• Once we have recruited a group of candidates, selection is the next step in the process. Again, the Internet and social networking sites provide us with access to an extensive amount of information. Of course, employers are not the only group using these technologies for job searches. Today, some applicants actually use these technologies to reach employers. This CBS report demonstrates the role video resumes play in the modern job search arena (Instructor’s note: play video). Social networking sites can be used as screening tools because of the amount of information provided . Earlier, we talked about the potential of using social networking sites to attract passive applicants. However there are additional cautions if these technologies are used for selection. Some of the reasons are listed on this slide.
  • Participants in a SHRM survey on recruiting and social networking sites felt that learning information from these sites would affect the decisions they made. The highest percentage believed that finding contradictory information would make them less likely to hire the applicant. Conversely, involvement in volunteer activities or professional societies was more likely to positively influence decisions. Most respondents had no policy about the use of social networking sites for screening (Bates, 2008).
  • One of the reasons HR professionals are hesitant to use these sites is because of the potential to discover information that is not job-related. During the application process, employers want to only collect information that relates to the job; this protects us against discrimination charges. Social network sites are rich areas of a variety of information, and therefore a visit to this site is likely to introduce non-job-related information. Employers will be watching for legal challenges related to these activities, and HR professionals need to monitor developments in these areas. The type of job will influence how important it is to check the type of information that can be gathered from these sites.
  • For many employees, social networking sites are necessary tools to maintain connections. In organizations where there are no policies against using these technologies, employees take the initiative to use them for personal use. Many employees will have expectations about the ability to use the technologies, and it will be harder to attract top employees. Organizations often react by blocking access to these sites as they did with the introduction of the Internet, but many HR professionals believe that organizations that try to block access to these web sites will harm employee attraction and retention (Wright, 2009). In its role as an employee advocate, HR needs to communicate the value employees place on these technologies to technology decision makers in the organization. In addition, as these technologies grow in use, HR should play a role in setting policies for usage.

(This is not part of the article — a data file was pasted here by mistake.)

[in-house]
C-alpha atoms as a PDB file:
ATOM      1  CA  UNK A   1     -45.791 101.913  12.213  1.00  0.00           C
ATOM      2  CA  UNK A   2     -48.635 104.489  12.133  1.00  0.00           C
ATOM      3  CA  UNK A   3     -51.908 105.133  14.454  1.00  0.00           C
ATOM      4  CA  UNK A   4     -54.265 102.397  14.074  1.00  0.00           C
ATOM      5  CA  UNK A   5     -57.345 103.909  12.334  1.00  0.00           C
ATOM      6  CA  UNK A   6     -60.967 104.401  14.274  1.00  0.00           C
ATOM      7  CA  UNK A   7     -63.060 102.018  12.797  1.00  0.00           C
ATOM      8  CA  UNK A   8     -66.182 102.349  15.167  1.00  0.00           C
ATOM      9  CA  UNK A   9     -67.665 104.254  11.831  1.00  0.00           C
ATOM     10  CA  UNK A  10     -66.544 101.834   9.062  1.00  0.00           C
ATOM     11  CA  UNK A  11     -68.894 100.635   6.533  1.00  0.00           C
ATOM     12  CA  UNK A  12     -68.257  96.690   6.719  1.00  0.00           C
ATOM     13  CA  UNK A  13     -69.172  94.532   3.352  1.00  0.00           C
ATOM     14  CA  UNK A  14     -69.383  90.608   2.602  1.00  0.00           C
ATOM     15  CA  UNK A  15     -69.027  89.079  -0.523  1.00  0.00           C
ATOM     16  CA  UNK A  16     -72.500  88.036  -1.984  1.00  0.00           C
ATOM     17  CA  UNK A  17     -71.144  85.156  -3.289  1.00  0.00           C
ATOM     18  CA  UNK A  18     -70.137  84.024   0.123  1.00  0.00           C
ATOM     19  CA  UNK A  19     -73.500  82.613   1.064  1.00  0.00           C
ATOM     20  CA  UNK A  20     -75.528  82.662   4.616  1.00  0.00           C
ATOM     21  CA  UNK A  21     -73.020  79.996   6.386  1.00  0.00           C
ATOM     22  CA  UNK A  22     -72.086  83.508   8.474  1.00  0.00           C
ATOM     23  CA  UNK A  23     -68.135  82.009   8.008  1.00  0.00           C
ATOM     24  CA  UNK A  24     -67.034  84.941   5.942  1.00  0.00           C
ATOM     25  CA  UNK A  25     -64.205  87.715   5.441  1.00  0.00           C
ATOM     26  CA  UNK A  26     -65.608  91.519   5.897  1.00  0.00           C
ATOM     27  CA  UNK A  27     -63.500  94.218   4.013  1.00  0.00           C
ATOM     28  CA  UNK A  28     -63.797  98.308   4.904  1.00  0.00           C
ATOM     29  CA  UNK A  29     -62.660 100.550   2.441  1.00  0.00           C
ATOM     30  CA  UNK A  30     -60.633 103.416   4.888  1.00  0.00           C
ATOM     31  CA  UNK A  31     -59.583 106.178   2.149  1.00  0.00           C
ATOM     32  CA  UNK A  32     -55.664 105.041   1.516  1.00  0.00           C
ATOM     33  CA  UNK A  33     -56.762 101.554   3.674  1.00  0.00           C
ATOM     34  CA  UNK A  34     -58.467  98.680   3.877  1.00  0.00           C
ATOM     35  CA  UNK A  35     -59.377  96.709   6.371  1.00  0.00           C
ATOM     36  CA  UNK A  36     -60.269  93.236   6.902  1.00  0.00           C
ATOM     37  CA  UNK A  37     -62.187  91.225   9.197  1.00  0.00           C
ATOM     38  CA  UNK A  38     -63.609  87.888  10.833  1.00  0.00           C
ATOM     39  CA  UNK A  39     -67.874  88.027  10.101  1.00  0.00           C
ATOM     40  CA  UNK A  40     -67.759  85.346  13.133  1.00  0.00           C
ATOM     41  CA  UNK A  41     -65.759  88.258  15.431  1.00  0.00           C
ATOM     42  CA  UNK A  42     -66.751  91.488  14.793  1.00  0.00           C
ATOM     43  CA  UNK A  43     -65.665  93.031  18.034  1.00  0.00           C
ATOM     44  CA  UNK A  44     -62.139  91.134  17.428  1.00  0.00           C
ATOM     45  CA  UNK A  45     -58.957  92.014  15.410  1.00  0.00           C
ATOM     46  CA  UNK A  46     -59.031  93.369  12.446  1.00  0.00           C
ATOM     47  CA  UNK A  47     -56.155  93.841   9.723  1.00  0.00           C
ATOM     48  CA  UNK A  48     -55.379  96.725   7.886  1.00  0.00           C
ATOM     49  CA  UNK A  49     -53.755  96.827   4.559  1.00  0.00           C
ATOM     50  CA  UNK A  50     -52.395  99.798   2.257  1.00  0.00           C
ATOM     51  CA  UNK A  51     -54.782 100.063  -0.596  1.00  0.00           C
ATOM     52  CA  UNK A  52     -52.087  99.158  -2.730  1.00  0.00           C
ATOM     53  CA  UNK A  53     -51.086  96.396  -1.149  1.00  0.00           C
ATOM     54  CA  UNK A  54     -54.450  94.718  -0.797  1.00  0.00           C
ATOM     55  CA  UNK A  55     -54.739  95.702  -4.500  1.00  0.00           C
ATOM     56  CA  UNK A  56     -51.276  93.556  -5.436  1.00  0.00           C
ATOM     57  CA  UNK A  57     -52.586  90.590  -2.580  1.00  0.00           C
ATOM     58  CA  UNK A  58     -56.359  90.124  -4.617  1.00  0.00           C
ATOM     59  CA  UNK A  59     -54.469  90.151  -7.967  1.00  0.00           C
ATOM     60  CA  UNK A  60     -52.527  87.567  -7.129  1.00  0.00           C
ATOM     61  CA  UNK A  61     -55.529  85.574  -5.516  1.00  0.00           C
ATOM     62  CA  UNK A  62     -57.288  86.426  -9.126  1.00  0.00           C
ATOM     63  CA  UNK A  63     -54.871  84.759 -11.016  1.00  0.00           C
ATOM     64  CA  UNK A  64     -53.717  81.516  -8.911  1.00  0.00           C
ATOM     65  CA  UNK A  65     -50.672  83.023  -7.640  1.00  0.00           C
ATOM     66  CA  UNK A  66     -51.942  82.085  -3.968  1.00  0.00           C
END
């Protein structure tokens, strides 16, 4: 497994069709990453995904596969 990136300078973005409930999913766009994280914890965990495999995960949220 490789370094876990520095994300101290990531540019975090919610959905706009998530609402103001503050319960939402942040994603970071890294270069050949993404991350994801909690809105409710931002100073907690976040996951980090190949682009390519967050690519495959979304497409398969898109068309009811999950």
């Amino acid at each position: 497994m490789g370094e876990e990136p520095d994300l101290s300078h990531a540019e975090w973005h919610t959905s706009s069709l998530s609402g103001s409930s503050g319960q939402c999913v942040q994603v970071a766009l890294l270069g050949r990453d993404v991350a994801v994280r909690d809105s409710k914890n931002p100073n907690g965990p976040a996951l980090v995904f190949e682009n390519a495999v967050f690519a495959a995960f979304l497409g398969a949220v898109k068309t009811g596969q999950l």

• These technologies do have applications in work settings. Many universities, for example, adopted text messaging alerts after the recent spate of campus shootings. A report from Pistachio Consulting indicates that as many as 10,000 companies now use Yammer, and dozens of other types of instant messaging/microblogging applications are under development (Wright, 2008b). These microblog services allow you to send status messages to a group of followers, similar to status updates on Facebook. The updates are sent to computers, phones and other personal devices. Yammer was developed as a resource for businesses. People are linked together by their organization’s e-mail addresses. One of HR’s responsibilities is to create support for employees, and social networks are tools that can help us achieve that goal.
  • Of course, there may be resistance to incorporating these technologies into an organization. Some commonly heard complaints are listed above. Many of these responses are the same ones used when the Internet was first introduced into the workplace and many tried to block employees from using it. HR departments that work to develop policies for dealing with how these technologies should be used can avert some of the problems. Again, a proactive approach is better than trying to fix problems after they occur.